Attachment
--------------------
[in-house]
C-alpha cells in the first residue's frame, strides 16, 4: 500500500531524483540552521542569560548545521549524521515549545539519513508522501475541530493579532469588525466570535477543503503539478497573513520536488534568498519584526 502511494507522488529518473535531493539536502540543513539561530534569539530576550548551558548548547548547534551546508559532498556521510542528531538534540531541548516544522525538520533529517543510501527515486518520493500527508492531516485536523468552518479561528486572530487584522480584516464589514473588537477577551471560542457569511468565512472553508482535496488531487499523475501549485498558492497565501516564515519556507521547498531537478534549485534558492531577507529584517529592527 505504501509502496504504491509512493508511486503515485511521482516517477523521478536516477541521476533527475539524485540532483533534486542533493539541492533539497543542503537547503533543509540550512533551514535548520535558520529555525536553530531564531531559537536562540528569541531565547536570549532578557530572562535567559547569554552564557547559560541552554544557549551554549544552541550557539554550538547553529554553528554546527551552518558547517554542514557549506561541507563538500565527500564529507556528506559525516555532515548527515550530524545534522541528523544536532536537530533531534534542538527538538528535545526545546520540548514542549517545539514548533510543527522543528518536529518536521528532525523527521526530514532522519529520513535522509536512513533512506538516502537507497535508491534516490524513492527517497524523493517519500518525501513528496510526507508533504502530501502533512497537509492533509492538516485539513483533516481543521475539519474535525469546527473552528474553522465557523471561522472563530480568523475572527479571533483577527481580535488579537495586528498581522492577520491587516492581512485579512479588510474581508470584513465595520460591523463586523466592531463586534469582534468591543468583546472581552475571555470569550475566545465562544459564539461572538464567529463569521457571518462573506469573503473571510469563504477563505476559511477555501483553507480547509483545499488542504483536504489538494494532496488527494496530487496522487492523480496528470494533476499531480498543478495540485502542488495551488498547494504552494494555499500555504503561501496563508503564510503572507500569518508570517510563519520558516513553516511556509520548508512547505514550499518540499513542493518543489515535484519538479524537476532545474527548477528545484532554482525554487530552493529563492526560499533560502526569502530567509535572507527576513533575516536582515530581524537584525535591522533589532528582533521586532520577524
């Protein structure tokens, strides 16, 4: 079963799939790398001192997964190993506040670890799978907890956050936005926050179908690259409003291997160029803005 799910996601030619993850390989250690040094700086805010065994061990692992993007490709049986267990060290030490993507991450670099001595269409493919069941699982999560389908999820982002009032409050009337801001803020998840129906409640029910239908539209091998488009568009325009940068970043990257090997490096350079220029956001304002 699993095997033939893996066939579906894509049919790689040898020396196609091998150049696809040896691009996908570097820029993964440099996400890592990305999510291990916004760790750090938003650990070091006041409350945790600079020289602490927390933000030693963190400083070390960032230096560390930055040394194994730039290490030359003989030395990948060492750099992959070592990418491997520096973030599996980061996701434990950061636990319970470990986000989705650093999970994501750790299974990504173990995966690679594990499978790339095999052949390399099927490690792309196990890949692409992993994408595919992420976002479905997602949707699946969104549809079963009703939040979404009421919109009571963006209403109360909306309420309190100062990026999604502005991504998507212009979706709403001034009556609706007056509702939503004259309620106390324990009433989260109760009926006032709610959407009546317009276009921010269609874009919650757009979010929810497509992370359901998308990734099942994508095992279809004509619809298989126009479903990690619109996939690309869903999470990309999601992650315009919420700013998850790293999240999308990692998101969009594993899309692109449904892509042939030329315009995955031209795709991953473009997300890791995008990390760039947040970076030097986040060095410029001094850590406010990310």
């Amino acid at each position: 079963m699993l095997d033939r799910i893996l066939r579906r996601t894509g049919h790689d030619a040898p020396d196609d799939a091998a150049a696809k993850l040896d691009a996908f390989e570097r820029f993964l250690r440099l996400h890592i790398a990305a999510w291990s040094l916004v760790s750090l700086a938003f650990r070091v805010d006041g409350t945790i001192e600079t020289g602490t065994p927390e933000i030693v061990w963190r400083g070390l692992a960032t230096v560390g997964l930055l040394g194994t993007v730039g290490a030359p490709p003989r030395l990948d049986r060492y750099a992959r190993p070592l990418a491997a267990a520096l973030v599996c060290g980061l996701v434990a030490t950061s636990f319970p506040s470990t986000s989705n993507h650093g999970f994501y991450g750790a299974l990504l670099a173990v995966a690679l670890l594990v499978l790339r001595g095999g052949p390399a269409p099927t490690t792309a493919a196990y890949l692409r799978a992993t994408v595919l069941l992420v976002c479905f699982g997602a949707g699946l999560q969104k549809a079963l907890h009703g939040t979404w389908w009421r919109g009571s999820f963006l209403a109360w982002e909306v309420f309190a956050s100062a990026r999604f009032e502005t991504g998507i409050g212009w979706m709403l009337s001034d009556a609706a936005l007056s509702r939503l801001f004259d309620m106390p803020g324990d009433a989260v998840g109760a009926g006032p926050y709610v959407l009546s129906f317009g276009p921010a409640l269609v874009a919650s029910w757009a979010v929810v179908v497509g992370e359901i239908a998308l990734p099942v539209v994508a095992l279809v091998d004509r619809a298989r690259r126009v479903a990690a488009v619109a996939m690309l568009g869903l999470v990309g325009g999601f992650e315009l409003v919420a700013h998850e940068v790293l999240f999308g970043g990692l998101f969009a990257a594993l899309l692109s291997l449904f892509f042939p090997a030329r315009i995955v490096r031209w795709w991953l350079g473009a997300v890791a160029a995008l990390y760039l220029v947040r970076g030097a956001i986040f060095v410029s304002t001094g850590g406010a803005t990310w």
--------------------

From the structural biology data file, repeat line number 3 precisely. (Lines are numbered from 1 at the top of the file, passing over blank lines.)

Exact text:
């Protein structure tokens, strides 16, 4: 079963799939790398001192997964190993506040670890799978907890956050936005926050179908690259409003291997160029803005 799910996601030619993850390989250690040094700086805010065994061990692992993007490709049986267990060290030490993507991450670099001595269409493919069941699982999560389908999820982002009032409050009337801001803020998840129906409640029910239908539209091998488009568009325009940068970043990257090997490096350079220029956001304002 699993095997033939893996066939579906894509049919790689040898020396196609091998150049696809040896691009996908570097820029993964440099996400890592990305999510291990916004760790750090938003650990070091006041409350945790600079020289602490927390933000030693963190400083070390960032230096560390930055040394194994730039290490030359003989030395990948060492750099992959070592990418491997520096973030599996980061996701434990950061636990319970470990986000989705650093999970994501750790299974990504173990995966690679594990499978790339095999052949390399099927490690792309196990890949692409992993994408595919992420976002479905997602949707699946969104549809079963009703939040979404009421919109009571963006209403109360909306309420309190100062990026999604502005991504998507212009979706709403001034009556609706007056509702939503004259309620106390324990009433989260109760009926006032709610959407009546317009276009921010269609874009919650757009979010929810497509992370359901998308990734099942994508095992279809004509619809298989126009479903990690619109996939690309869903999470990309999601992650315009919420700013998850790293999240999308990692998101969009594993899309692109449904892509042939030329315009995955031209795709991953473009997300890791995008990390760039947040970076030097986040060095410029001094850590406010990310």